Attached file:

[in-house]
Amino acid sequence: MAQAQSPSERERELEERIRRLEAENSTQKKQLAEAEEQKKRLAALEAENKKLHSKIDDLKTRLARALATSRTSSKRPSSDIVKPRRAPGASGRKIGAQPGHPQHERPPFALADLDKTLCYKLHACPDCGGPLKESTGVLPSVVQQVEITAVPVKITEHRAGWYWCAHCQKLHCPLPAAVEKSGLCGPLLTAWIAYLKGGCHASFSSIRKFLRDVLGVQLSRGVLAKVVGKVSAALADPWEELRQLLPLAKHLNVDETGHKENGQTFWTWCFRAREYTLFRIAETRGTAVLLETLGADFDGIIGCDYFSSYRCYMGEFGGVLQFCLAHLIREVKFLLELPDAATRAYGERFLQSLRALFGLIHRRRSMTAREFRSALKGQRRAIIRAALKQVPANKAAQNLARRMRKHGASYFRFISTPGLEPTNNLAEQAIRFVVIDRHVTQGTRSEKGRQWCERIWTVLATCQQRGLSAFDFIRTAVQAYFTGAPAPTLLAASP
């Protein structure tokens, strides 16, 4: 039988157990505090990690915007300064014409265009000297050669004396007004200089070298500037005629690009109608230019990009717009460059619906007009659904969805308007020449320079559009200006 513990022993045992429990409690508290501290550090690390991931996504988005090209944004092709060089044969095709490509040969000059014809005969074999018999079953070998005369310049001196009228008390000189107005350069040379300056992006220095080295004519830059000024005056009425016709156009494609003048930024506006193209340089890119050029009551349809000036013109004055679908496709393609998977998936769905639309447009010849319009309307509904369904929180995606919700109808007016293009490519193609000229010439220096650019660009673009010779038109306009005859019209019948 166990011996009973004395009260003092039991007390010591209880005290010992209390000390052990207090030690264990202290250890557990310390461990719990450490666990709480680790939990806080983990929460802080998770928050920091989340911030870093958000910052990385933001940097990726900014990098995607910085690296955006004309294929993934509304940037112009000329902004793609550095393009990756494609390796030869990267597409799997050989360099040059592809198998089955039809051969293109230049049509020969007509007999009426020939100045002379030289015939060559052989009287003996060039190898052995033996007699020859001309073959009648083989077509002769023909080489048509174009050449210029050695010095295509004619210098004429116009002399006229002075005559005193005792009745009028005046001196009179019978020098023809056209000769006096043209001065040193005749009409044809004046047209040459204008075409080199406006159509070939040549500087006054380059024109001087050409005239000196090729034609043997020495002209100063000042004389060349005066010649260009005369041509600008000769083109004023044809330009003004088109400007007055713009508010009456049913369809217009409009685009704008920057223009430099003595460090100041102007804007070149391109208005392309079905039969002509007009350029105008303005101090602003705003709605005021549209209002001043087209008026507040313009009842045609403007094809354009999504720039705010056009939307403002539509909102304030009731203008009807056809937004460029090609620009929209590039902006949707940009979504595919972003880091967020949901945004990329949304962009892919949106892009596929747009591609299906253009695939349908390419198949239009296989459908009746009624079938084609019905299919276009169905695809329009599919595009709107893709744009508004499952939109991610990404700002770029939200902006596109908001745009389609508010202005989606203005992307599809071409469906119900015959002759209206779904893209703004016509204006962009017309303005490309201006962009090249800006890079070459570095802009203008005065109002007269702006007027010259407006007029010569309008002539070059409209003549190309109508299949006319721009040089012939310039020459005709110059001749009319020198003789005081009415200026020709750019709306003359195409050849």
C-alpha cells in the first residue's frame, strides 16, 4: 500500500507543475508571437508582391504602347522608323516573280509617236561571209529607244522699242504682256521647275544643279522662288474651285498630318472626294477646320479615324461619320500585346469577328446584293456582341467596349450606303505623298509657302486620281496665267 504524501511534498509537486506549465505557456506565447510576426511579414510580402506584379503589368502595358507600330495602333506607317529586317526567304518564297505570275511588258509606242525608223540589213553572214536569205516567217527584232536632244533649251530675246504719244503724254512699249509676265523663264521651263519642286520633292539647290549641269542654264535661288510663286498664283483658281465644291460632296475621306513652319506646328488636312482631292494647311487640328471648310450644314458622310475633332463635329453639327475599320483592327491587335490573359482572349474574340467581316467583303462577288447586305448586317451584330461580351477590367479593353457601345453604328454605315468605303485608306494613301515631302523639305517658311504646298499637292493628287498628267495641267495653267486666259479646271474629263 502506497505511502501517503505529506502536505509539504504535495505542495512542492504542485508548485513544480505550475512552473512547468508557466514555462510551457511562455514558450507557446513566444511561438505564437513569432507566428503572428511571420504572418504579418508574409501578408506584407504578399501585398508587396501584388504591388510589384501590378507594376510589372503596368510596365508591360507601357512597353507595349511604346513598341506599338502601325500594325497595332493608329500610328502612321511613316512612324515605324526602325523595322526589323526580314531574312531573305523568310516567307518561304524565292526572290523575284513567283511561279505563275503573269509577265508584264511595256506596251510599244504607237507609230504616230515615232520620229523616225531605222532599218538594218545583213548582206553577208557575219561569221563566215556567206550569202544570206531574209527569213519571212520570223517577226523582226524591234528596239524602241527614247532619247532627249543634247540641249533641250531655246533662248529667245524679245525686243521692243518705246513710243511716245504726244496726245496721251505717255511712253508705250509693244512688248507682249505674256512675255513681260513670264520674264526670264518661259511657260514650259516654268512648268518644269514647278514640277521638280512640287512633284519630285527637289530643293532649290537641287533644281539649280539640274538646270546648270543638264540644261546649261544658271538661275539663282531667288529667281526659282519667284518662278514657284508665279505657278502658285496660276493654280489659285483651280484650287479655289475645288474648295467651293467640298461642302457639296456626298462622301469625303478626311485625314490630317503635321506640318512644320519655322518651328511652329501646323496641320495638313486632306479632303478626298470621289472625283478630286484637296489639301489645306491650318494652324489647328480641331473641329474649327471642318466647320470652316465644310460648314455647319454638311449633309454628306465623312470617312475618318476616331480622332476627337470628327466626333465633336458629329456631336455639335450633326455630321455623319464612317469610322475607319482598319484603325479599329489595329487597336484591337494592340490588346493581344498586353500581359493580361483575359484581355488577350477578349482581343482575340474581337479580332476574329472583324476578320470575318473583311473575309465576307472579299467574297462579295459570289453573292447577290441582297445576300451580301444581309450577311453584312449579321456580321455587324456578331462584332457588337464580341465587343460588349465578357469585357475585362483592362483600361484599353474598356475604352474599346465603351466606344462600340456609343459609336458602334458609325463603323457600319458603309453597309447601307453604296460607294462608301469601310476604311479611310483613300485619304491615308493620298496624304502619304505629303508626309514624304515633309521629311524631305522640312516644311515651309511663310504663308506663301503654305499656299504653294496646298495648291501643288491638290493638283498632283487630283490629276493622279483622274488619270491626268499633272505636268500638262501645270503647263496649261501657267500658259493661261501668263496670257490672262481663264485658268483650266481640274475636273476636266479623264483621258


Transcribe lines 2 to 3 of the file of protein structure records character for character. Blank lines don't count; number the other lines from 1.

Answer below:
Amino acid sequence: MAQAQSPSERERELEERIRRLEAENSTQKKQLAEAEEQKKRLAALEAENKKLHSKIDDLKTRLARALATSRTSSKRPSSDIVKPRRAPGASGRKIGAQPGHPQHERPPFALADLDKTLCYKLHACPDCGGPLKESTGVLPSVVQQVEITAVPVKITEHRAGWYWCAHCQKLHCPLPAAVEKSGLCGPLLTAWIAYLKGGCHASFSSIRKFLRDVLGVQLSRGVLAKVVGKVSAALADPWEELRQLLPLAKHLNVDETGHKENGQTFWTWCFRAREYTLFRIAETRGTAVLLETLGADFDGIIGCDYFSSYRCYMGEFGGVLQFCLAHLIREVKFLLELPDAATRAYGERFLQSLRALFGLIHRRRSMTAREFRSALKGQRRAIIRAALKQVPANKAAQNLARRMRKHGASYFRFISTPGLEPTNNLAEQAIRFVVIDRHVTQGTRSEKGRQWCERIWTVLATCQQRGLSAFDFIRTAVQAYFTGAPAPTLLAASP
């Protein structure tokens, strides 16, 4: 039988157990505090990690915007300064014409265009000297050669004396007004200089070298500037005629690009109608230019990009717009460059619906007009659904969805308007020449320079559009200006 513990022993045992429990409690508290501290550090690390991931996504988005090209944004092709060089044969095709490509040969000059014809005969074999018999079953070998005369310049001196009228008390000189107005350069040379300056992006220095080295004519830059000024005056009425016709156009494609003048930024506006193209340089890119050029009551349809000036013109004055679908496709393609998977998936769905639309447009010849319009309307509904369904929180995606919700109808007016293009490519193609000229010439220096650019660009673009010779038109306009005859019209019948 166990011996009973004395009260003092039991007390010591209880005290010992209390000390052990207090030690264990202290250890557990310390461990719990450490666990709480680790939990806080983990929460802080998770928050920091989340911030870093958000910052990385933001940097990726900014990098995607910085690296955006004309294929993934509304940037112009000329902004793609550095393009990756494609390796030869990267597409799997050989360099040059592809198998089955039809051969293109230049049509020969007509007999009426020939100045002379030289015939060559052989009287003996060039190898052995033996007699020859001309073959009648083989077509002769023909080489048509174009050449210029050695010095295509004619210098004429116009002399006229002075005559005193005792009745009028005046001196009179019978020098023809056209000769006096043209001065040193005749009409044809004046047209040459204008075409080199406006159509070939040549500087006054380059024109001087050409005239000196090729034609043997020495002209100063000042004389060349005066010649260009005369041509600008000769083109004023044809330009003004088109400007007055713009508010009456049913369809217009409009685009704008920057223009430099003595460090100041102007804007070149391109208005392309079905039969002509007009350029105008303005101090602003705003709605005021549209209002001043087209008026507040313009009842045609403007094809354009999504720039705010056009939307403002539509909102304030009731203008009807056809937004460029090609620009929209590039902006949707940009979504595919972003880091967020949901945004990329949304962009892919949106892009596929747009591609299906253009695939349908390419198949239009296989459908009746009624079938084609019905299919276009169905695809329009599919595009709107893709744009508004499952939109991610990404700002770029939200902006596109908001745009389609508010202005989606203005992307599809071409469906119900015959002759209206779904893209703004016509204006962009017309303005490309201006962009090249800006890079070459570095802009203008005065109002007269702006007027010259407006007029010569309008002539070059409209003549190309109508299949006319721009040089012939310039020459005709110059001749009319020198003789005081009415200026020709750019709306003359195409050849």